U.S. patent application No. US 2003/0120333 A1—Ouriel discloses a prosthesis which terminates in multiple end branches which may be connected to branch arteries. This design is limited by crowding of multiple branches within the native aorta which may lead to radiographic confusion in their identification and limit their ability to be manipulated within a confined space. In addition, the necessary use of multiple long sheets of small tubular conduits may be prone to thrombosis and graft failure. The multiple end branches may also be prone to kinking as the end branches interweave on their paths to the various end arteries. As each of the end branches is deployed each successive branch will be more difficult to maneuver in the crowded lumen of the aorta.

SUMMARY OF THE INVENTION

An advantage of the present invention is that it provides a reduced diameter midsection on which one or more side branches may be placed thereby allowing maneuvering of branch endografts to connect between side ports and native branches.

Another advantage of the present invention is that the side ports on the midsection may be positioned and aligned to facilitate easy placement of endografts through them into branch vessels.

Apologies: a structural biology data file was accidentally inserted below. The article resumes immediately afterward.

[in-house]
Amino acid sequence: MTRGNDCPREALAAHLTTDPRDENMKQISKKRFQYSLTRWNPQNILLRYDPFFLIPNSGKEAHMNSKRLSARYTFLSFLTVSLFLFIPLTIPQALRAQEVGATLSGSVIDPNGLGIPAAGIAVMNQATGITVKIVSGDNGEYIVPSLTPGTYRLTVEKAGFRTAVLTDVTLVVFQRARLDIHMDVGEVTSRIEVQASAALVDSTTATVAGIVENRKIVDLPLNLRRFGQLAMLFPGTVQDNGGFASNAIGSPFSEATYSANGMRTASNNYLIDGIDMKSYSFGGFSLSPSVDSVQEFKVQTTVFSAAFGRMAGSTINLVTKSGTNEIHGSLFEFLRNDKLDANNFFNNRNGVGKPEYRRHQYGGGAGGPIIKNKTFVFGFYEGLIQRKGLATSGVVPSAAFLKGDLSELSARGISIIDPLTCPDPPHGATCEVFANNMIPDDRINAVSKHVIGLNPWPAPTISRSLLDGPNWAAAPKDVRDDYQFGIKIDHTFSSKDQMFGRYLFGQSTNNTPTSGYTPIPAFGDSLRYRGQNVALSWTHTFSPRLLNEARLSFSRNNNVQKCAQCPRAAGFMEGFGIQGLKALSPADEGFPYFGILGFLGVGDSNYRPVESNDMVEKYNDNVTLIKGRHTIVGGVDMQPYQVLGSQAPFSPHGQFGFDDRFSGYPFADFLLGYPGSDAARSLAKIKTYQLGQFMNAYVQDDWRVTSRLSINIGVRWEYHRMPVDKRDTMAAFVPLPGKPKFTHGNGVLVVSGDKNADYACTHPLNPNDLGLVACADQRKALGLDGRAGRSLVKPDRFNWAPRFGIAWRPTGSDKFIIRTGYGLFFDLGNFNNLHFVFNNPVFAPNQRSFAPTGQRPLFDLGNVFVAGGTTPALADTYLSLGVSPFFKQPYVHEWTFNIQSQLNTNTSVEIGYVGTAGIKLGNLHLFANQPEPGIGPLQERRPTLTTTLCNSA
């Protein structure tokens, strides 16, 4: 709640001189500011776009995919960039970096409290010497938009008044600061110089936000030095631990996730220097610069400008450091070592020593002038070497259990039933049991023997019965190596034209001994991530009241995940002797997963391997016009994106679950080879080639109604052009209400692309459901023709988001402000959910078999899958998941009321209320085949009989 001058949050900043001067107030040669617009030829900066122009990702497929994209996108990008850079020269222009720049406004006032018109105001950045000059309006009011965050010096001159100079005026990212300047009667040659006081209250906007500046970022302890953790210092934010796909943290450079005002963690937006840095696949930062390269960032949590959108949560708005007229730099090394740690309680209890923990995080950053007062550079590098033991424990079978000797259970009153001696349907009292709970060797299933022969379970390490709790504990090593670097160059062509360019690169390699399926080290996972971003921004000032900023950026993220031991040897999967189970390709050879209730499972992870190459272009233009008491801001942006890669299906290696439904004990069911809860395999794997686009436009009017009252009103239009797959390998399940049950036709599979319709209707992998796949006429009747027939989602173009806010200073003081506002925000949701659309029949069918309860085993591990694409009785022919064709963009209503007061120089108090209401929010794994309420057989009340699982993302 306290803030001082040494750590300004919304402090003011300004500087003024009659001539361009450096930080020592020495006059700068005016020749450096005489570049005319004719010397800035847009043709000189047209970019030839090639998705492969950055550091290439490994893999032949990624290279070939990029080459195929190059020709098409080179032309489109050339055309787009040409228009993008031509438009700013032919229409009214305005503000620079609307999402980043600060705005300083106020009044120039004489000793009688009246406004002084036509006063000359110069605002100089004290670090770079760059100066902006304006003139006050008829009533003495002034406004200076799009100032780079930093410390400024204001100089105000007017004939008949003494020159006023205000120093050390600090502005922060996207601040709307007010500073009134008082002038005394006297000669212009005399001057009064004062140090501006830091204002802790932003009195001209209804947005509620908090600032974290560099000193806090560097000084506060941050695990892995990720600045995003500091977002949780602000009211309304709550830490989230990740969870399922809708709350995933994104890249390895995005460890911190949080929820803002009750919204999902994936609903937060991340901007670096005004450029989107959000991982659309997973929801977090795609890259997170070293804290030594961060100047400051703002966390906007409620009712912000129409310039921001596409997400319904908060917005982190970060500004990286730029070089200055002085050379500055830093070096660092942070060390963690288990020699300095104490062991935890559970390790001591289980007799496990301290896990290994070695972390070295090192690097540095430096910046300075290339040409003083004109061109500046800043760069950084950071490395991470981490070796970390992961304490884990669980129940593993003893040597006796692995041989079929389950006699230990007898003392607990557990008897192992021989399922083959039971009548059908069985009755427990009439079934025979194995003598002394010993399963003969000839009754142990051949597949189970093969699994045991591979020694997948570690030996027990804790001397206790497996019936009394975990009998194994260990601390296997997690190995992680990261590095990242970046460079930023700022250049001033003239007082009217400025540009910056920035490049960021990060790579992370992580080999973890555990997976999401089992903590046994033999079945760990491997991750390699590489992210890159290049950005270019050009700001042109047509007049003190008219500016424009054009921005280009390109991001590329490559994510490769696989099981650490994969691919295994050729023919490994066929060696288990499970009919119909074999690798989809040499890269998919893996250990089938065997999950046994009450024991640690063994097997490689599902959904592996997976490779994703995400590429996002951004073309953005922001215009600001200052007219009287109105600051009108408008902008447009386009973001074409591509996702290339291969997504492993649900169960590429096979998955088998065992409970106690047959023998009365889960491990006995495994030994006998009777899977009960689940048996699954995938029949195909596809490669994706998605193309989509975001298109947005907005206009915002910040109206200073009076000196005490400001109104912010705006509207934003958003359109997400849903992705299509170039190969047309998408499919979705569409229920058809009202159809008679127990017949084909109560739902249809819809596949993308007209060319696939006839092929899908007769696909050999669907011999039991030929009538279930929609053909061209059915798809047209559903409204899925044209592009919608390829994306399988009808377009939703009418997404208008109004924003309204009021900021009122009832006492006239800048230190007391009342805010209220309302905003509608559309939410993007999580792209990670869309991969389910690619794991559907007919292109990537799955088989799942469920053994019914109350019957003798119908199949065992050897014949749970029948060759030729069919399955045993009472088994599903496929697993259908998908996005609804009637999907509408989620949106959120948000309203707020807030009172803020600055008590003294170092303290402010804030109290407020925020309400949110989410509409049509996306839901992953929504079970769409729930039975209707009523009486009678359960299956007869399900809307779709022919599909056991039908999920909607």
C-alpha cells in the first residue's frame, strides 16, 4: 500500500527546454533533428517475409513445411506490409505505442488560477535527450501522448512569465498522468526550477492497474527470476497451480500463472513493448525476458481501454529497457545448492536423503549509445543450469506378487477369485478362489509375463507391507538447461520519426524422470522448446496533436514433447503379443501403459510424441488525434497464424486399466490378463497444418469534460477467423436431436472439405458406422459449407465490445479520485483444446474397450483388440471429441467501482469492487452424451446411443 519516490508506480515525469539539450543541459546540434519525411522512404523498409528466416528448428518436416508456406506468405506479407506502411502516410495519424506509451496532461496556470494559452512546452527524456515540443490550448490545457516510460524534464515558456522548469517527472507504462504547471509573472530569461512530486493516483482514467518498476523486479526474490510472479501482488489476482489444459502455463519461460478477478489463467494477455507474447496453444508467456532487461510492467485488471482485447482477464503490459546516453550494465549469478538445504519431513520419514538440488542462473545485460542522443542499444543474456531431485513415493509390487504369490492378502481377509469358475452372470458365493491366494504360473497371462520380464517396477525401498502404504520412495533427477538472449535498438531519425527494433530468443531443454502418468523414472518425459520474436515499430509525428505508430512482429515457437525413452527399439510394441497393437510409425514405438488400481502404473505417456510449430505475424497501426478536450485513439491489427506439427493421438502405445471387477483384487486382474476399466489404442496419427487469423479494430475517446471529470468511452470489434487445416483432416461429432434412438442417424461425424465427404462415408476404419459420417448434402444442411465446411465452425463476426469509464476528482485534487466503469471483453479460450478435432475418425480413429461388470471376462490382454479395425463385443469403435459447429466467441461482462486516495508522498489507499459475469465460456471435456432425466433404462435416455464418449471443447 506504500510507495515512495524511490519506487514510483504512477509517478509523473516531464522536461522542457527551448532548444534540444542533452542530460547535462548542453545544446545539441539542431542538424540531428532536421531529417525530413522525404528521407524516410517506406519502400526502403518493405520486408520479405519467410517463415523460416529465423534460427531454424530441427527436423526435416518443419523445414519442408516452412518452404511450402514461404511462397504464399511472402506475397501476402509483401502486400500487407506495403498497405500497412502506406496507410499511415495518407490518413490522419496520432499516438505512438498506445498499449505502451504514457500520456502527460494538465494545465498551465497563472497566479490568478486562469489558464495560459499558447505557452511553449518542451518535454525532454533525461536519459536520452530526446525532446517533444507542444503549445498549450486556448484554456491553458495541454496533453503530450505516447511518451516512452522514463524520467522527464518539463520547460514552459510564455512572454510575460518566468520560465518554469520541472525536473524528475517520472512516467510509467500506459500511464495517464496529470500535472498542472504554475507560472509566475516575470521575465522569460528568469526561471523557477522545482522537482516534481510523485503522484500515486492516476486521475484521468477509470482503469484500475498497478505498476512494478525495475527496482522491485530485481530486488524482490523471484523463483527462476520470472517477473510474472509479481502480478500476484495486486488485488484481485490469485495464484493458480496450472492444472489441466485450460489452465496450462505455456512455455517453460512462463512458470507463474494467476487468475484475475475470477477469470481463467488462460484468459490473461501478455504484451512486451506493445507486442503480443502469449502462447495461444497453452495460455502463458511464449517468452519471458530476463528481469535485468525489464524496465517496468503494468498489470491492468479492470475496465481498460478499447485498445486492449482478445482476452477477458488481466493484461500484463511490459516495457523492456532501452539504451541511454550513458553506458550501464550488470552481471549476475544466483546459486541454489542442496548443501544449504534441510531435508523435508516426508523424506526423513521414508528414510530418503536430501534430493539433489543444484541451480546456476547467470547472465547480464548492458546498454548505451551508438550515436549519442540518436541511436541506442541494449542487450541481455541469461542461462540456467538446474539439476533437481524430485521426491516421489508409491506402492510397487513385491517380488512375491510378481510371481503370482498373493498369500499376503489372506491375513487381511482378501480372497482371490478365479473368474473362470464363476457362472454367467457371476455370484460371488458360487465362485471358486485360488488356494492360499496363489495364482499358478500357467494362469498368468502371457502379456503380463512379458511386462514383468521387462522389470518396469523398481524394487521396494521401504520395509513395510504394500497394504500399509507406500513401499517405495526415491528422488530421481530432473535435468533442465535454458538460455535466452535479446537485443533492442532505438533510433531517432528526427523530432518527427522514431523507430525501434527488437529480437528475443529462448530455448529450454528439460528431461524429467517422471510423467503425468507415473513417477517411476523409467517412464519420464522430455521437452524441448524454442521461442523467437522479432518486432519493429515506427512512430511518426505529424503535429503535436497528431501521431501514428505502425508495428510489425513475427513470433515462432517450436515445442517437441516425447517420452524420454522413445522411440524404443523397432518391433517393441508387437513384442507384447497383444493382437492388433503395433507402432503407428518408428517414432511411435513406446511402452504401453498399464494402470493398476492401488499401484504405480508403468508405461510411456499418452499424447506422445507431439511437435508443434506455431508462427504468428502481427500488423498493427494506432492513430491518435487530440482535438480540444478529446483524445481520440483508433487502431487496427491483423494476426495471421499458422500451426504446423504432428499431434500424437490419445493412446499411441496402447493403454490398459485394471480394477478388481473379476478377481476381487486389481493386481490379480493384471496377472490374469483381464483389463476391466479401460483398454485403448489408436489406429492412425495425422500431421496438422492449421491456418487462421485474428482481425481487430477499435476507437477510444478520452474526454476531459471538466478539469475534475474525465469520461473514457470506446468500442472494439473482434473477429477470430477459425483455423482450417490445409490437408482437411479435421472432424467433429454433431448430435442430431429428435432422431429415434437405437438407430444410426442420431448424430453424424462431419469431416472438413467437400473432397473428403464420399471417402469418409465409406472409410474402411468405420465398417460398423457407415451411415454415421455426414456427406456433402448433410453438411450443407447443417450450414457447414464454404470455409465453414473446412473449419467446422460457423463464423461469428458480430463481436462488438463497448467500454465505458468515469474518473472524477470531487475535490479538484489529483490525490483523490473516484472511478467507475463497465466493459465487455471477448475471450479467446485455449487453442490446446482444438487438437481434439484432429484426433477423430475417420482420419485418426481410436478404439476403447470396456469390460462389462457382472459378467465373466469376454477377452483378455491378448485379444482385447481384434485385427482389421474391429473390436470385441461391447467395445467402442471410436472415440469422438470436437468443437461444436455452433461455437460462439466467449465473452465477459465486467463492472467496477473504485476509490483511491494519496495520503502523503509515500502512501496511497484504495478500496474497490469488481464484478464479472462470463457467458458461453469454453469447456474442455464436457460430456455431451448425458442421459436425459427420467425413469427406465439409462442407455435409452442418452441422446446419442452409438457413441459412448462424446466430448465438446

Another advantage of the present invention is that the side ports allow for accurate branch endograft placement without kinking despite variations in location of native vessels.

Another advantage of the present invention is that the location of the side ports in the reduced diameter midsection of the prosthesis reduces the overall diameter of the device for easier insertion.

Another advantage of the present invention is that the prosthesis of the present invention is able to connect to commercially available thoracic, abdominal and branch endografts to allow repair of the entire aorta and its branches.

Another advantage of the present invention is that the prosthesis may be modified by variation in side port arrangement for use in the aortic arch, suprarenal or juxtarenal positions.

Another advantage of the present invention is that the geometric arrangement of the side port branches will allow for easy radiologic identification of the branches for guide wire insertion.

Briefly, in accordance with the present invention, an endovascular prosthesis comprises a first end section having a longitudinally extending central lumen and means for laterally supporting said first end section. A second end section is provided which has a longitudinally central lumen and means for laterally supporting the second end section. A midsection is formed between the first end section and the second end section and provided with a longitudinally extending central lumen in communication with said longitudinally extending central lumens of the first and second end sections. The midsection has a diameter less than the diameter of the first end section and less than the diameter of the second end section and the reduced diameter midsection is provided with at least one side port adapted to be connected to a branch endograft.